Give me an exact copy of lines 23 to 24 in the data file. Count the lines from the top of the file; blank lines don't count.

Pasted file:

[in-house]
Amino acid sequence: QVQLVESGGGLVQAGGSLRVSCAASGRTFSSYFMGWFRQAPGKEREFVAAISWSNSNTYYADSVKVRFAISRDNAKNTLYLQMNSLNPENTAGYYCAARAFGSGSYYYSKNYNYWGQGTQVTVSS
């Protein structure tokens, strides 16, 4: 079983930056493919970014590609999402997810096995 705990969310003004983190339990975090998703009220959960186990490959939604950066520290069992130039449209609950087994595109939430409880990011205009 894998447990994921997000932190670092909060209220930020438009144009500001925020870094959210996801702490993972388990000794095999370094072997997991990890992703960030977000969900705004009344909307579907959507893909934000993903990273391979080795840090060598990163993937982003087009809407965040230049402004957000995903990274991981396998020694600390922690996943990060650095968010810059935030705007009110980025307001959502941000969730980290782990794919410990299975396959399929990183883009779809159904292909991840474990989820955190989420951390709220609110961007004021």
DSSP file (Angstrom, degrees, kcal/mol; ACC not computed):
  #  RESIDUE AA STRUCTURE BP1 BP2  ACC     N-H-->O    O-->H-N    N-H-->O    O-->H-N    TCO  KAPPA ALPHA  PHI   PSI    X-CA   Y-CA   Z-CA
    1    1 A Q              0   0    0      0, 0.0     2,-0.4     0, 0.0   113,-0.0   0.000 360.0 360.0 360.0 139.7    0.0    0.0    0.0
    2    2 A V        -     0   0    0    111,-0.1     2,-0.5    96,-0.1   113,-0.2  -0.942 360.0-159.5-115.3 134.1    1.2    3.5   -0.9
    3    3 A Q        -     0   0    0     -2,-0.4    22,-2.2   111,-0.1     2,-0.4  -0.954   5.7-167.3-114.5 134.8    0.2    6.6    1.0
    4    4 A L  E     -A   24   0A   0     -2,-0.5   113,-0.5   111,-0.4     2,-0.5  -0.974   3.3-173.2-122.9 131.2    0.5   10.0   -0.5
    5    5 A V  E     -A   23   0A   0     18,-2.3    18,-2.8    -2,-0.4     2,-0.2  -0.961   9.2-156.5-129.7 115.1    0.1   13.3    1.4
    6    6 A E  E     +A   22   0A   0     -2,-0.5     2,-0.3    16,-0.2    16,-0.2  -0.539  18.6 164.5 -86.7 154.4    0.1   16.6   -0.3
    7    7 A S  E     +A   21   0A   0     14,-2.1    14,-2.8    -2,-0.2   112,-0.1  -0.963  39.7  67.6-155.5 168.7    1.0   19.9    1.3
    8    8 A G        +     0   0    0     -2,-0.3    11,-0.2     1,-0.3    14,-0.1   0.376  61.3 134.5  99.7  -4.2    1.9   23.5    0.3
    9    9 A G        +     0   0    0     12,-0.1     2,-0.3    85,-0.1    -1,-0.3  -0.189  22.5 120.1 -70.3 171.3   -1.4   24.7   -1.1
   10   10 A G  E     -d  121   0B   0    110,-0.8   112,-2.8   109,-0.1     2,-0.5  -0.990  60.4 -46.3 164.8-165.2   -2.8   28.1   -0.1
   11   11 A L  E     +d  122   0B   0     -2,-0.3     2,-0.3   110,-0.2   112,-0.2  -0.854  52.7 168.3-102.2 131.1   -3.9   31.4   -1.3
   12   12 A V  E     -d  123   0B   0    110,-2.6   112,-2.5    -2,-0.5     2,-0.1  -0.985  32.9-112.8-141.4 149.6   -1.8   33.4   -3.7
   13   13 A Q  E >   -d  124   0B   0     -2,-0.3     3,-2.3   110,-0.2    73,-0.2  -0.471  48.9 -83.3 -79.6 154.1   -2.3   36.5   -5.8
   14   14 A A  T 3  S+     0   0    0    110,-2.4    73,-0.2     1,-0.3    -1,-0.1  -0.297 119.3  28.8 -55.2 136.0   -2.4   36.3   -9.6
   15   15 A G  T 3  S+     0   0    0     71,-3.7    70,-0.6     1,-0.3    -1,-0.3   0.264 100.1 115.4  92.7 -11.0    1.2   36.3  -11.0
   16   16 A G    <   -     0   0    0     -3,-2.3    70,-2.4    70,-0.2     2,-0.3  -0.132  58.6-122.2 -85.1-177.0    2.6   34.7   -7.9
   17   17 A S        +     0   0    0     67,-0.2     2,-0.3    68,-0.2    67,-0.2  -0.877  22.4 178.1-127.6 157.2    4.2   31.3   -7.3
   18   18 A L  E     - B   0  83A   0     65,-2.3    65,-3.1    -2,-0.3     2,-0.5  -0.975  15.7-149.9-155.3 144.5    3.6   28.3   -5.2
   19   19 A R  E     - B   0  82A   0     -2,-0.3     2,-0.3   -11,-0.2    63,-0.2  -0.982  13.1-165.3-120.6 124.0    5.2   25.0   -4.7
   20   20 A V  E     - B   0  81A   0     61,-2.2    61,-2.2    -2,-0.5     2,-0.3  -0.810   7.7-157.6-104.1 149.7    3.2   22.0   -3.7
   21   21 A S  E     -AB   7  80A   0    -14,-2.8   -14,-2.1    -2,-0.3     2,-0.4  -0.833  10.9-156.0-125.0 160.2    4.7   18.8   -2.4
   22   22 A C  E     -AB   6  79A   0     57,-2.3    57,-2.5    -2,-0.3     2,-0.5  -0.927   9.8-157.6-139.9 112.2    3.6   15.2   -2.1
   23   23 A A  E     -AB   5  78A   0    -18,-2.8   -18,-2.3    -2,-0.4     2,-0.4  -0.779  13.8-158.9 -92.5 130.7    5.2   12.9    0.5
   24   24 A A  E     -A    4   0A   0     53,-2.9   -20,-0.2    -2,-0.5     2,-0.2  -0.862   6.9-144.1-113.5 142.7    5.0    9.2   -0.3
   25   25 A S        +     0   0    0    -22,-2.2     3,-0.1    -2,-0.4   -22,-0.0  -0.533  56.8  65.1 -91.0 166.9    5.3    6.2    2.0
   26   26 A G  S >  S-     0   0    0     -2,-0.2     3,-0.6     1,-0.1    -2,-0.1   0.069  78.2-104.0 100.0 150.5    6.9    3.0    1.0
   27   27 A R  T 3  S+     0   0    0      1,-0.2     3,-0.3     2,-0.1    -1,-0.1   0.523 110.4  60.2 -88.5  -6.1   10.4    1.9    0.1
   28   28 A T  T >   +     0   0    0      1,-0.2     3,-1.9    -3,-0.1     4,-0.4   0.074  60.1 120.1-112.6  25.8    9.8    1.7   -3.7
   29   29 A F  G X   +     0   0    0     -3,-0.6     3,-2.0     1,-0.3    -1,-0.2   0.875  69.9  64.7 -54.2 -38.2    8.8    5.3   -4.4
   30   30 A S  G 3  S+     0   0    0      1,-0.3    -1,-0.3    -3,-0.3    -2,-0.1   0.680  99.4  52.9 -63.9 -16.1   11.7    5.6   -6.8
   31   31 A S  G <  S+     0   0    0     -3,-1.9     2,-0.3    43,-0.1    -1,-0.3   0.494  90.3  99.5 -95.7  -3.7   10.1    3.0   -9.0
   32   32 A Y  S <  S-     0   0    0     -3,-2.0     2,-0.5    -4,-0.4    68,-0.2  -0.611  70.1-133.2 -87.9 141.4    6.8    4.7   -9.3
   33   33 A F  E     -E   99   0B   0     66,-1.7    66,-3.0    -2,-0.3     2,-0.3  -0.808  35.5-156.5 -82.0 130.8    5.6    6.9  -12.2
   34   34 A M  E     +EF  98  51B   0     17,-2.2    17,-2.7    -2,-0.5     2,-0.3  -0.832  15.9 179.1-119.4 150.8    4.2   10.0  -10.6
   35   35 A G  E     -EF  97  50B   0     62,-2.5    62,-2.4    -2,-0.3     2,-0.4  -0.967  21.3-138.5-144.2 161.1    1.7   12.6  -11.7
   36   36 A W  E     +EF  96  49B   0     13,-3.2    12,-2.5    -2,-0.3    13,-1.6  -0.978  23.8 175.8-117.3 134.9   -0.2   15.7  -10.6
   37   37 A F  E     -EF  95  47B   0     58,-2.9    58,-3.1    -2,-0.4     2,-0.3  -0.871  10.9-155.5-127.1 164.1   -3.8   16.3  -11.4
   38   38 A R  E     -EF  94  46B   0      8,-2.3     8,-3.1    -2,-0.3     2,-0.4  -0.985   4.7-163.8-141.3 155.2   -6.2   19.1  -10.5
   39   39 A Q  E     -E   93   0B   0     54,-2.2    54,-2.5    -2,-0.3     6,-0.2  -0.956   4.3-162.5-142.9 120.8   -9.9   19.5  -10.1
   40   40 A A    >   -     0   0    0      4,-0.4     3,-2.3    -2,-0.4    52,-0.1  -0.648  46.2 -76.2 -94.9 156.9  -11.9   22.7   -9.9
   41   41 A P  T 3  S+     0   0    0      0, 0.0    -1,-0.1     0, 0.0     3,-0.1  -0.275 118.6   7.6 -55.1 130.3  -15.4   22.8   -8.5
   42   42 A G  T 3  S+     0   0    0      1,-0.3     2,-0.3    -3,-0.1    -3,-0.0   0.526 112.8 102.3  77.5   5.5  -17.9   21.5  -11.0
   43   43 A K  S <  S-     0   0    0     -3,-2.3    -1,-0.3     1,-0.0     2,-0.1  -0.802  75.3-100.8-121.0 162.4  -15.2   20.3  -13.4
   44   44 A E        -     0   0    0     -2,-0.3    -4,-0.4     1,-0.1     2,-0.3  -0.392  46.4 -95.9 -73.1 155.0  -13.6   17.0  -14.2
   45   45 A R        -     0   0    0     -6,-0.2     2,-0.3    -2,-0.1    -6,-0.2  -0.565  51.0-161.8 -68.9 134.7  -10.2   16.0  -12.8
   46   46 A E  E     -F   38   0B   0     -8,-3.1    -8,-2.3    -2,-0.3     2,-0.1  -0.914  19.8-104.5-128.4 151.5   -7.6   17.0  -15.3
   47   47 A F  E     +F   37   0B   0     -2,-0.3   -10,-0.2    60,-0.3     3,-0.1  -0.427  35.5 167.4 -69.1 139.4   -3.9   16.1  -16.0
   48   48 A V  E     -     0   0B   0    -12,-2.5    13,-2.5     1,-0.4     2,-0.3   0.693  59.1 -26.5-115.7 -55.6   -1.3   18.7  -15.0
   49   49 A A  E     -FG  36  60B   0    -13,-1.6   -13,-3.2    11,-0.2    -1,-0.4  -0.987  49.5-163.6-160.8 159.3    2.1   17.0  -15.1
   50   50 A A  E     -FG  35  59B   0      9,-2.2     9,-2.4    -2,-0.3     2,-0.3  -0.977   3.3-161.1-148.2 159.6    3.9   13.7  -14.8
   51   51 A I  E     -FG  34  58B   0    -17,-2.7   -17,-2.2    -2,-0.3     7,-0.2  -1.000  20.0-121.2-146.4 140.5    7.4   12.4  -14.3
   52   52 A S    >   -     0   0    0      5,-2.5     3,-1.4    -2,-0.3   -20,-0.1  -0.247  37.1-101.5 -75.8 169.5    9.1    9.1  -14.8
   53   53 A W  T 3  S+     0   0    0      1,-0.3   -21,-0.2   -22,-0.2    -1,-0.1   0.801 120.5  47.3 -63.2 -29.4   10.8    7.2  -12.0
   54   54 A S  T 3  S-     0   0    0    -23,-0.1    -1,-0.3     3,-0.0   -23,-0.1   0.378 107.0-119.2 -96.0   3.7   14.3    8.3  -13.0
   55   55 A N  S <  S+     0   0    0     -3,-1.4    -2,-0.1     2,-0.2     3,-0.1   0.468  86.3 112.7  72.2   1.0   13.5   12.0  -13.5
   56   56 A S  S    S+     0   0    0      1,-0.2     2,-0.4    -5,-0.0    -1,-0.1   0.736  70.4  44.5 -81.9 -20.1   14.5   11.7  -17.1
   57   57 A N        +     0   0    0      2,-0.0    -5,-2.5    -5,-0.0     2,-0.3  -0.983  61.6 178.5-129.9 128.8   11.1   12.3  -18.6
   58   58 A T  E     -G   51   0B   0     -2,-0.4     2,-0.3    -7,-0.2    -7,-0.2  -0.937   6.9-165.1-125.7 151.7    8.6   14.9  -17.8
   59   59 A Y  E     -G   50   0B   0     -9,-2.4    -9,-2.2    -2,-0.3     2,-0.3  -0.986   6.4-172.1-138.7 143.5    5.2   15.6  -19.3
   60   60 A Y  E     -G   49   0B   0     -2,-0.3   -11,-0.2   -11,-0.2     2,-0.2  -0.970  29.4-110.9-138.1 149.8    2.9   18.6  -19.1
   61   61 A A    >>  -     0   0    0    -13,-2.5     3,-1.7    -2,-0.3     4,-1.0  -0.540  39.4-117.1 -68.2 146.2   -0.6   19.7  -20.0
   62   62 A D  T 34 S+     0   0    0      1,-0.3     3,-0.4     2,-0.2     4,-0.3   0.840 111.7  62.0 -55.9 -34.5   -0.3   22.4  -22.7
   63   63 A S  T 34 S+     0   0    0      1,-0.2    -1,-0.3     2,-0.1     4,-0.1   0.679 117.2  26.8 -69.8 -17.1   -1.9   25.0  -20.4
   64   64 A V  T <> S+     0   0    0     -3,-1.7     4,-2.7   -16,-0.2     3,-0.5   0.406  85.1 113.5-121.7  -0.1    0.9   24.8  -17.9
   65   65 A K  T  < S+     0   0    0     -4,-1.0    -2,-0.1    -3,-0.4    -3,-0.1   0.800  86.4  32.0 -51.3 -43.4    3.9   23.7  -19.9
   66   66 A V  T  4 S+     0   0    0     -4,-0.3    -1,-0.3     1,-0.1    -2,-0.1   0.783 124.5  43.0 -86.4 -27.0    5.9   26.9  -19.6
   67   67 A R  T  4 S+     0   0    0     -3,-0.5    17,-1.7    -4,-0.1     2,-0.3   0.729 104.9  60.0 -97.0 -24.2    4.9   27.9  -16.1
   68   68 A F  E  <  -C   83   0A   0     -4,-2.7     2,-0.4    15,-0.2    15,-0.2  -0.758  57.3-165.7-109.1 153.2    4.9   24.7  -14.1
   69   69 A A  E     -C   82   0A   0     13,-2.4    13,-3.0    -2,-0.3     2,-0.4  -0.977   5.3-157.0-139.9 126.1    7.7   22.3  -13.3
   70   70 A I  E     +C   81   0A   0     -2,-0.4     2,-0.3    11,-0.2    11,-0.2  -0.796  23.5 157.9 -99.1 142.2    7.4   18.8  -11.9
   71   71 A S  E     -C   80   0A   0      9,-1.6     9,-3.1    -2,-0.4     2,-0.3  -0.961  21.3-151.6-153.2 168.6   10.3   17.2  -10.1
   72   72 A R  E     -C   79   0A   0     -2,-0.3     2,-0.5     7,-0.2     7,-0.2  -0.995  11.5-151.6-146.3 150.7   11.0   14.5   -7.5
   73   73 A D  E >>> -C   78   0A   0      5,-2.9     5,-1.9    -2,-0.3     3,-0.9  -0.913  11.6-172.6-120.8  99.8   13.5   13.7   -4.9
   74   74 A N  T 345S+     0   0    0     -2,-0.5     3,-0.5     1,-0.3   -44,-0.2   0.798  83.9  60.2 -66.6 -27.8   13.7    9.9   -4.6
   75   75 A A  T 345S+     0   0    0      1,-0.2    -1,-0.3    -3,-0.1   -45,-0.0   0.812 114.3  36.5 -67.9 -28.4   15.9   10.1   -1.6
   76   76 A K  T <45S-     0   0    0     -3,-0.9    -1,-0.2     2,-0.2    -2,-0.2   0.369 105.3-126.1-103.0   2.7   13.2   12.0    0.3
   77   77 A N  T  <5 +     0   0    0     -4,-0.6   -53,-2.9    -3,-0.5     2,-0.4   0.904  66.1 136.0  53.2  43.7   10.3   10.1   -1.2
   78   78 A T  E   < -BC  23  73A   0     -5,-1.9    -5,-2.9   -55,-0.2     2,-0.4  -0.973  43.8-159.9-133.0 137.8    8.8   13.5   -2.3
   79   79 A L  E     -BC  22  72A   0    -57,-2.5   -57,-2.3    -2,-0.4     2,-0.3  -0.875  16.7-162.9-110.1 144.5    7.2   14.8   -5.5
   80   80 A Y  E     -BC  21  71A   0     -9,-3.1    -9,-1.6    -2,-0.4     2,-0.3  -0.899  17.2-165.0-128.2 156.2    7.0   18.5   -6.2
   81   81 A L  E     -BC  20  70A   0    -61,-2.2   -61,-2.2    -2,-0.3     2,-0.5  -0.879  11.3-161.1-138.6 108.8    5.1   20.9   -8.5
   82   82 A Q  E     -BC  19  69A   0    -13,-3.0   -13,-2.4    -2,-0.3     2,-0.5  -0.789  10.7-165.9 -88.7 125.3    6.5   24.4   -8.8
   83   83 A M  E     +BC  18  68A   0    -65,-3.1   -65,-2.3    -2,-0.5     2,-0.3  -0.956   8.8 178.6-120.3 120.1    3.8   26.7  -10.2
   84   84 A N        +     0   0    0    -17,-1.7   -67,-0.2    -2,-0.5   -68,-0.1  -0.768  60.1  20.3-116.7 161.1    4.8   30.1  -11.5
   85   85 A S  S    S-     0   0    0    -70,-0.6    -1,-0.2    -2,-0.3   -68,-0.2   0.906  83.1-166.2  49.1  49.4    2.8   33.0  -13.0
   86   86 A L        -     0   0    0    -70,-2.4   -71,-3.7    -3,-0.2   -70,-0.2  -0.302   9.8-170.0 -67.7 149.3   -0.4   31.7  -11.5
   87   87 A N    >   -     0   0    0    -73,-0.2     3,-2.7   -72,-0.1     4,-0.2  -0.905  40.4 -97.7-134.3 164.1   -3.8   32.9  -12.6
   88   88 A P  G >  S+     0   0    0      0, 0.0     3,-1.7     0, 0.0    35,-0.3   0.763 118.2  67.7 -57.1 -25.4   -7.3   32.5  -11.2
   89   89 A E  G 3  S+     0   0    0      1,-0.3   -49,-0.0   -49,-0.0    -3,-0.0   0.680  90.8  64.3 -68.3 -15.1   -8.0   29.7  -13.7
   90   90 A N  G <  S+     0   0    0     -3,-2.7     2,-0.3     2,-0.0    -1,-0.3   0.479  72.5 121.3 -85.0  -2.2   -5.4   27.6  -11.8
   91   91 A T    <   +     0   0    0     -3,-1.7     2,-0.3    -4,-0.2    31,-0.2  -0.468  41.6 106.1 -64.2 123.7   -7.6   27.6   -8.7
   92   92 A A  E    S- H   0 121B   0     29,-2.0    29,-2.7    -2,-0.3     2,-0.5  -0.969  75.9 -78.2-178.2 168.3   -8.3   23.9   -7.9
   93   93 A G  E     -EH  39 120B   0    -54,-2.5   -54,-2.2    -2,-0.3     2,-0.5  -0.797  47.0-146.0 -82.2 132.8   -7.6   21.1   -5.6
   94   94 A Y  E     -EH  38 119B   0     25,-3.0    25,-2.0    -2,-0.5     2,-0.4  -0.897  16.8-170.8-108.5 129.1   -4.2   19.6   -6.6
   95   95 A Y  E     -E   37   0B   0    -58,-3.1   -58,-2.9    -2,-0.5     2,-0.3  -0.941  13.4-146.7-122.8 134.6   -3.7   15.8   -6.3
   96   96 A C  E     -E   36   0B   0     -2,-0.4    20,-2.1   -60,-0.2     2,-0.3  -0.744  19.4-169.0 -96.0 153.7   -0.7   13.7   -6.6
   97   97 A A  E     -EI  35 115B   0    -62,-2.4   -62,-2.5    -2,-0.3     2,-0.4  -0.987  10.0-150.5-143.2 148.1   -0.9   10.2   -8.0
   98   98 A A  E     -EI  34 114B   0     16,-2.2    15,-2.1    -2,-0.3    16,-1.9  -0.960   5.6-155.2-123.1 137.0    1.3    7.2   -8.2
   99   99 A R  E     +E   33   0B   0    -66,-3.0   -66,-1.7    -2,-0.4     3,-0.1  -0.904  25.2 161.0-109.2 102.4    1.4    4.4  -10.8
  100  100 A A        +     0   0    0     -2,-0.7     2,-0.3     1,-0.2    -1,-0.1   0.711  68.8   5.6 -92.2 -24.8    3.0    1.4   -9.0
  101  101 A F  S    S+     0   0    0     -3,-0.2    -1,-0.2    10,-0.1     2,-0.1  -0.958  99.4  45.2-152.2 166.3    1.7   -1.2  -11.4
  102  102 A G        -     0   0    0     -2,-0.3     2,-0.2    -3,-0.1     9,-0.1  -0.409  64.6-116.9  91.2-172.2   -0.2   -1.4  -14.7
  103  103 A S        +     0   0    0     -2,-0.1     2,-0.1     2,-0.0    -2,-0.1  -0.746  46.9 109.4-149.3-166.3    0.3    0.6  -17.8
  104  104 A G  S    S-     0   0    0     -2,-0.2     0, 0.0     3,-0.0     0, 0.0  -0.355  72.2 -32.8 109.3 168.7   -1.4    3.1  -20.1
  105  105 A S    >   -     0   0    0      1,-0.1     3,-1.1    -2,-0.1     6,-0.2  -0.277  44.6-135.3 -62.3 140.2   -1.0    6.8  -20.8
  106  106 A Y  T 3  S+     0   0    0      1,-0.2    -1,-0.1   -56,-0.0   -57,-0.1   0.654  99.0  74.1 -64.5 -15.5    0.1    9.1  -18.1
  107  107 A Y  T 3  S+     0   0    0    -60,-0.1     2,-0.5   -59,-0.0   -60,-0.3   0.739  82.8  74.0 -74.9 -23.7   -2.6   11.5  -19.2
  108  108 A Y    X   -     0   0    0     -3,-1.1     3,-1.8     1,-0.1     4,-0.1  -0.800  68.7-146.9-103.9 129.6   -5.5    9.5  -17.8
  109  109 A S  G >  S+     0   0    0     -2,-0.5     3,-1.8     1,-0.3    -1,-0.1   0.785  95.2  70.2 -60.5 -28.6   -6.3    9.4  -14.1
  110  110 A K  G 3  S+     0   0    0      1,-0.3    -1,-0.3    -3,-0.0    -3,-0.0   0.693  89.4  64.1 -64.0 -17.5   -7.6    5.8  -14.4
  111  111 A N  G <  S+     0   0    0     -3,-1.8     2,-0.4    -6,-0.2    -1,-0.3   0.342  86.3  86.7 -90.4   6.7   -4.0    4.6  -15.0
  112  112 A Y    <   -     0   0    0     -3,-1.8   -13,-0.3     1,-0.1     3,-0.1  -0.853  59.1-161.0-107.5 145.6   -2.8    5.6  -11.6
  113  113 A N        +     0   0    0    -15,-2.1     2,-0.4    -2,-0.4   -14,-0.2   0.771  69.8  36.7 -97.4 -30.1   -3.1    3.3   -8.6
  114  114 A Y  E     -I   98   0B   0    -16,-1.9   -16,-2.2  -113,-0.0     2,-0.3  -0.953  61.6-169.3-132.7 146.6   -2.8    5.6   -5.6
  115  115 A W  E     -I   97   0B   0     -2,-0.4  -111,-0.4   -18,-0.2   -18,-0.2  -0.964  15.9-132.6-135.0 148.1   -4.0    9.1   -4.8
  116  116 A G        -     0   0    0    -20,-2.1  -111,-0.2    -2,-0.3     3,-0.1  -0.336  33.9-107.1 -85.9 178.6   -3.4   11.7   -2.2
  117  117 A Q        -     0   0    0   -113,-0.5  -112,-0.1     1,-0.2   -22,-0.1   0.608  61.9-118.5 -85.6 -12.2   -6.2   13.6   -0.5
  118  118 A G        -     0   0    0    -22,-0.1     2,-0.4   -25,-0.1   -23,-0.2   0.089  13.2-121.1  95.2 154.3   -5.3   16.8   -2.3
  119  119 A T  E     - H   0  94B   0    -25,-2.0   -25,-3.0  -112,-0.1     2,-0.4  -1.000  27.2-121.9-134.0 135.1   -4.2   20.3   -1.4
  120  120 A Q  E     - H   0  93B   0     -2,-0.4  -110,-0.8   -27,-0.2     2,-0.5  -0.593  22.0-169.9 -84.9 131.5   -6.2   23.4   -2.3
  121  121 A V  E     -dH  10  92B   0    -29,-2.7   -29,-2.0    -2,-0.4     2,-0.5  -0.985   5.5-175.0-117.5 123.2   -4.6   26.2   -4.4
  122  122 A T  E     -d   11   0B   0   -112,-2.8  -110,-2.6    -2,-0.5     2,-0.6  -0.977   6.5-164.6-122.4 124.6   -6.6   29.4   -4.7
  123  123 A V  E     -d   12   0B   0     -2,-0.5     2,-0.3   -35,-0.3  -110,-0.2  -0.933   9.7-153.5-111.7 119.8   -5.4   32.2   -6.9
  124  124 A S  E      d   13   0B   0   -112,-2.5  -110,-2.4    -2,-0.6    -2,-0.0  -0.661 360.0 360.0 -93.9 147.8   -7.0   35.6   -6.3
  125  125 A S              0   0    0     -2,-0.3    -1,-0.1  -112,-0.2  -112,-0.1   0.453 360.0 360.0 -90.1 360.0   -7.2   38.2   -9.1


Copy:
   18   18 A L  E     - B   0  83A   0     65,-2.3    65,-3.1    -2,-0.3     2,-0.5  -0.975  15.7-149.9-155.3 144.5    3.6   28.3   -5.2
   19   19 A R  E     - B   0  82A   0     -2,-0.3     2,-0.3   -11,-0.2    63,-0.2  -0.982  13.1-165.3-120.6 124.0    5.2   25.0   -4.7